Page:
Eye Movement Desensitisation and Reprocessing (EMDR)
Eye Movement Desensitisation and Reprocessing (EMDR) is a nontraditional therapy approach that alleviates distress of associated traumatic memories. EMDR suggests that mental health problems are created from maladaptively stored past experiences, as unprocessed memories.
During EMDR, traumatic memories are accessed and new adaptive associations to those memories are formed. EMDR allows people to relieve their distress, lessen physiological arousal, and restructure unhelpful beliefs. EMDR has shown to be useful for those with Post Traumatic Stress Disorder, panic attacks, anxiety disorders, eating disorders, and had been abused or raped.
EMDR has a three-pronged methodology. First, memories of distressing events underlie current problems. Next, present situations and triggers that elicit distress are targeted to be desensitised. Last, clients acquire skills to form helpful memory templates.
Francine Shapiro developed EMDR in 1987. She realised that the intensity of her unpleasant emotions lessened when her eyes darted from side to side. Additionally, she found similar results from her own patients.
8 phases of EMDR Treatment
Phase 1: History and Treatment Planning
The therapist records a thorough history of the client and develops a treatment plan. The client and therapist identify possible targets for EMDR such as painful memories, images, or current situations that cause emotional distress.
Phase 2: Preparation
The therapist explains the procedure of EMDR to clients. The client also learn relaxation techniques to use outside of therapy sessions. Additionally, this phase focuses on building trusting therapeutic relationship between client and therapist.
Phase 3: Assessment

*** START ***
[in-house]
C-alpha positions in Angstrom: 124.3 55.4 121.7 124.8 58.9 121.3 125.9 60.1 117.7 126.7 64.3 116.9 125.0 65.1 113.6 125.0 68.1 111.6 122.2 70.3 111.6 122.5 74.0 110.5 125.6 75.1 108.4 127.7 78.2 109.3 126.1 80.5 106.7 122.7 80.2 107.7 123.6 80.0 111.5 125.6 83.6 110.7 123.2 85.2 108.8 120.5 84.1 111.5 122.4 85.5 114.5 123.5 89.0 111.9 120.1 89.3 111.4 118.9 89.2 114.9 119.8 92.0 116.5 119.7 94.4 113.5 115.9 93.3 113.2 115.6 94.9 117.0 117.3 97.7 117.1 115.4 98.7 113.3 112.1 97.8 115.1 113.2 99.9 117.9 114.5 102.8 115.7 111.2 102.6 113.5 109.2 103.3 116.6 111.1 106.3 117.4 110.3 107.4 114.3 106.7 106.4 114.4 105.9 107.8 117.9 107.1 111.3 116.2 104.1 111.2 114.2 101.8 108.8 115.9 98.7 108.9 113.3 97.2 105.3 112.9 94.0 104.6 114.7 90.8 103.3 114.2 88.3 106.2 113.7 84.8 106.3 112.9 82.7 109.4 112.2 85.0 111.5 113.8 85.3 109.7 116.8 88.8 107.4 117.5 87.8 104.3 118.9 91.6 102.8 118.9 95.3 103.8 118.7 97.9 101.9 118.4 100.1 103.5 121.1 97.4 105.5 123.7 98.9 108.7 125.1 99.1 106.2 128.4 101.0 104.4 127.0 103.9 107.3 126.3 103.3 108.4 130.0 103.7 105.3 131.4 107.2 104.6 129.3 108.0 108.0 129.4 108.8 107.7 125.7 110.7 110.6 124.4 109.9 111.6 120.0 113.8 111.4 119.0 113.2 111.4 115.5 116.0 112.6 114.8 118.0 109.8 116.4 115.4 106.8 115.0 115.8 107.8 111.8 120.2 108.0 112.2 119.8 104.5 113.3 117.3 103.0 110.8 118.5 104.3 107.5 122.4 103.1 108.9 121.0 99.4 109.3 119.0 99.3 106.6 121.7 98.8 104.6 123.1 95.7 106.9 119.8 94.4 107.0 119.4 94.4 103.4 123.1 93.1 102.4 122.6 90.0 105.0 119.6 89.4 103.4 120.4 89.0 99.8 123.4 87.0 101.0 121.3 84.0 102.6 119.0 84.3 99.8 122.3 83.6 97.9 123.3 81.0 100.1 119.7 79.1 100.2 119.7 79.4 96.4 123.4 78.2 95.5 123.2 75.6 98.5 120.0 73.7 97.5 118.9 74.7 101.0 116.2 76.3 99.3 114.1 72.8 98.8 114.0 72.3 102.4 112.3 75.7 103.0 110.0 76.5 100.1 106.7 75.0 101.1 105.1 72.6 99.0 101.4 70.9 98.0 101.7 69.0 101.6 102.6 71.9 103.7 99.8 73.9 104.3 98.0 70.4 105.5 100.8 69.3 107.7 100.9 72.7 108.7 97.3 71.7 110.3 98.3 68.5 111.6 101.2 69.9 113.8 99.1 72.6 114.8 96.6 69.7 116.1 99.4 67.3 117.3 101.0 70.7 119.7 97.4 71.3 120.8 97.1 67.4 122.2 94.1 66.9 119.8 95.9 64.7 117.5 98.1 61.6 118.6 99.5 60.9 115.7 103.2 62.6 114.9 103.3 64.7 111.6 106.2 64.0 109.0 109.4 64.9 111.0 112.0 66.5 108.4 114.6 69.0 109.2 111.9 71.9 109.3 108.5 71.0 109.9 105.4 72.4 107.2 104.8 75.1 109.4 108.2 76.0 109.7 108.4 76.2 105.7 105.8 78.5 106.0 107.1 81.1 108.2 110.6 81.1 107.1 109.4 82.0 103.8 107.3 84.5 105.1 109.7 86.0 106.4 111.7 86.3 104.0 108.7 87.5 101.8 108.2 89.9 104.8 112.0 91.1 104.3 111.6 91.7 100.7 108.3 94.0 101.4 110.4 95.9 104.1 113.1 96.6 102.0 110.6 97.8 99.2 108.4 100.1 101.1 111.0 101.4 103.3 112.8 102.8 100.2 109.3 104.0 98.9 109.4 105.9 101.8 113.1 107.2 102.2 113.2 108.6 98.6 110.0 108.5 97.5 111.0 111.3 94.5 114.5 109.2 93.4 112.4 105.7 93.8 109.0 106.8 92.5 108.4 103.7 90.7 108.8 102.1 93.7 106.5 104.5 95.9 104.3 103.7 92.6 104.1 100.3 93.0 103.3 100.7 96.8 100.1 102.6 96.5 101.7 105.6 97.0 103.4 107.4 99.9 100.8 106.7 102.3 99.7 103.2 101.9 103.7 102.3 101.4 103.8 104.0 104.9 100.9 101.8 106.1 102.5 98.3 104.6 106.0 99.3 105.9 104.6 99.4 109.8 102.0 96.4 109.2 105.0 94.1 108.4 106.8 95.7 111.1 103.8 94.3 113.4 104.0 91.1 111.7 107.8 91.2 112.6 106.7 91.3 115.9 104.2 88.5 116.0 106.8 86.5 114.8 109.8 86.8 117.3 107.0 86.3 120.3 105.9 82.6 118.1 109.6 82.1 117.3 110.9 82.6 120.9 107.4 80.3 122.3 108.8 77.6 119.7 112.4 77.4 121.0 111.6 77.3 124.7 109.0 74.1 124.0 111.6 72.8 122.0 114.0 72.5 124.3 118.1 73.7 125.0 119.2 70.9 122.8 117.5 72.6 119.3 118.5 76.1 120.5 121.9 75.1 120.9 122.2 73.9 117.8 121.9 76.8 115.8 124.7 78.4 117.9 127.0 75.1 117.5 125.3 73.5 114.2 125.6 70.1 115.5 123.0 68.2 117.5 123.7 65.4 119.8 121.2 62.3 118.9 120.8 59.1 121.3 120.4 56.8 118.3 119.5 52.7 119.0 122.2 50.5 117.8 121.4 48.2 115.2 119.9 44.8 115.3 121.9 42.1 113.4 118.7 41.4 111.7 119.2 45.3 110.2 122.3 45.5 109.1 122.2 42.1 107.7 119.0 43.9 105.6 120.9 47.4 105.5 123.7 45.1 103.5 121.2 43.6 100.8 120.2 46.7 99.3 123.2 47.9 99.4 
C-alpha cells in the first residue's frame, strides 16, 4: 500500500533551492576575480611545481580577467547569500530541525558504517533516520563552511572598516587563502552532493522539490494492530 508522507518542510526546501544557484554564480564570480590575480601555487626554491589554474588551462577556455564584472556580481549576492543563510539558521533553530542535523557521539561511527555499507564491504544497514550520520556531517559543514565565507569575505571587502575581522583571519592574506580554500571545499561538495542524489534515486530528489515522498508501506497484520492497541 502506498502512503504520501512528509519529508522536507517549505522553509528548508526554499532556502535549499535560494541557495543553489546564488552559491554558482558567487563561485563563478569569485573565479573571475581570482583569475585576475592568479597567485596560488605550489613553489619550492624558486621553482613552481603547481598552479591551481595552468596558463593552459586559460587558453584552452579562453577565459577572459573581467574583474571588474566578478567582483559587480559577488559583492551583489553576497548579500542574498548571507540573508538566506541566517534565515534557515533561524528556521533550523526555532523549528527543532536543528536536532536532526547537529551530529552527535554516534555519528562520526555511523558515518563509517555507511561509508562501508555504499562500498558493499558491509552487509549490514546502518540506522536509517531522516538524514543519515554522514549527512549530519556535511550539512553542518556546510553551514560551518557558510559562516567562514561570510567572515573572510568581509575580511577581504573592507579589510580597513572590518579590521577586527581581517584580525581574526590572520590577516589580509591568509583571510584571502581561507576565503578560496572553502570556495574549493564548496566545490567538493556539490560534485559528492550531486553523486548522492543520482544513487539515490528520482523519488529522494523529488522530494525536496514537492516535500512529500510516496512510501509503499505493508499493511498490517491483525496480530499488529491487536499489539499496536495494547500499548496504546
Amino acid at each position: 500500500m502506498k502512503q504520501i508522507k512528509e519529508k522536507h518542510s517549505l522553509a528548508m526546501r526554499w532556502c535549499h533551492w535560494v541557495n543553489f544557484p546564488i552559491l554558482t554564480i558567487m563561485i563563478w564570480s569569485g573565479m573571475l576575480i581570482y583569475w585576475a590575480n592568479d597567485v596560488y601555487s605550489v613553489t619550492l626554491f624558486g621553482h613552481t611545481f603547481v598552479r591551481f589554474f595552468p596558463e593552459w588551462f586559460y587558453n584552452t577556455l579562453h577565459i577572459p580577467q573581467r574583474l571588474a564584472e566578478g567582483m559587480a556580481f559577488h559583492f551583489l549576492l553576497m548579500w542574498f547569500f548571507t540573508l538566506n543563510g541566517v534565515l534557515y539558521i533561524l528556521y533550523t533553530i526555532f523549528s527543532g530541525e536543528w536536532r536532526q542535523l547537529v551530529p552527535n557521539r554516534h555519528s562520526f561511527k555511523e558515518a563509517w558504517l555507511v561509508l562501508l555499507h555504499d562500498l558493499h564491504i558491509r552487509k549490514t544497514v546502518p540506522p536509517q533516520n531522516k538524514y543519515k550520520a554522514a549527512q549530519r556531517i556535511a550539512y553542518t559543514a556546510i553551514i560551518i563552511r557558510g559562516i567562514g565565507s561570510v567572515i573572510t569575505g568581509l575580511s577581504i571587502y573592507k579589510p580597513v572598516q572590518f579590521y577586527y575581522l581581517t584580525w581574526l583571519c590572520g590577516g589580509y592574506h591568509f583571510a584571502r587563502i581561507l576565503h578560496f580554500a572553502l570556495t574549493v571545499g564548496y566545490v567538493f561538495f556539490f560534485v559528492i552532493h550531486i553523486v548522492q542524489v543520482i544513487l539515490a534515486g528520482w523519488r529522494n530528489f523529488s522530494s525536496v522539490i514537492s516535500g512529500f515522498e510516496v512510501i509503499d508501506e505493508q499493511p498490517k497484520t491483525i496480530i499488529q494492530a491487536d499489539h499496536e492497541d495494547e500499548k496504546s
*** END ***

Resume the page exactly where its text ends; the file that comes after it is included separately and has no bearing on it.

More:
The client accesses targets in a controlled way to be effectively processed. A specific image from the target event is selected and the client picks a negative self-belief associated with the event. For example, the client’s belief is that “I am worthless”. The client then chooses a positive self-statement that they do believe, such as “I am a good person”. Subsequently, the negative belief is assessed based on the degree of disturbance it causes. 0 is “no disturbance”, whereas 10 is “worst”. Meanwhile, the client is asked to rate the extent the client feels the positive statement is true. The scale is as follows 1 means “completely false” while 7 is “completely true”.
Phase 4: Desensitisation
This phase focuses on the client’s disturbing emotions. During desensitisation, the client remembers the painful image while focusing on the therapist’s back and forth finger movements. Alternatives such as hand or toe tapping can be used too. The purpose of this is to enable the client to process the negative feelings, realising that he or she no longer needs to hold onto them. The goal of this phase is to lower the disturbance rating.
Phase 5: Installation
The client begin to strengthen their positive self beliefs identified in phase 3. This could be done through learning new skills or having more helpful thoughts.
Phase 6: Body Scan
The client is asked to think of the target image, and notice any physical sensations in relation to those thoughts. EMDR is successful when the client no longer experience tensions in the body when thinking about the target.
Phase 7: Closure
Closure is done at the end of every EMDR session. The therapist will engage the client with a set of self calming techniques and brief the client on what to expect between sessions. Furthermore, the client is asked to document any target related material in a journal.
Phase 8: Reevaluation
Progress made is examined and the therapist identifies new areas that need treatment. This is by examining body tensions, disturbance and positive self statement scales.
Criticisms have been made on whether the eye movements generate change, or the cognitive techniques with the eye movements are change agents.
To see therapists specialised in EMDR, visit thetherapy.co
Janna was our in-house blog writer and therapy specialist. She has supported The Therapy Platform users towards successful therapy experience. She is about to complete her Master of Counselling.
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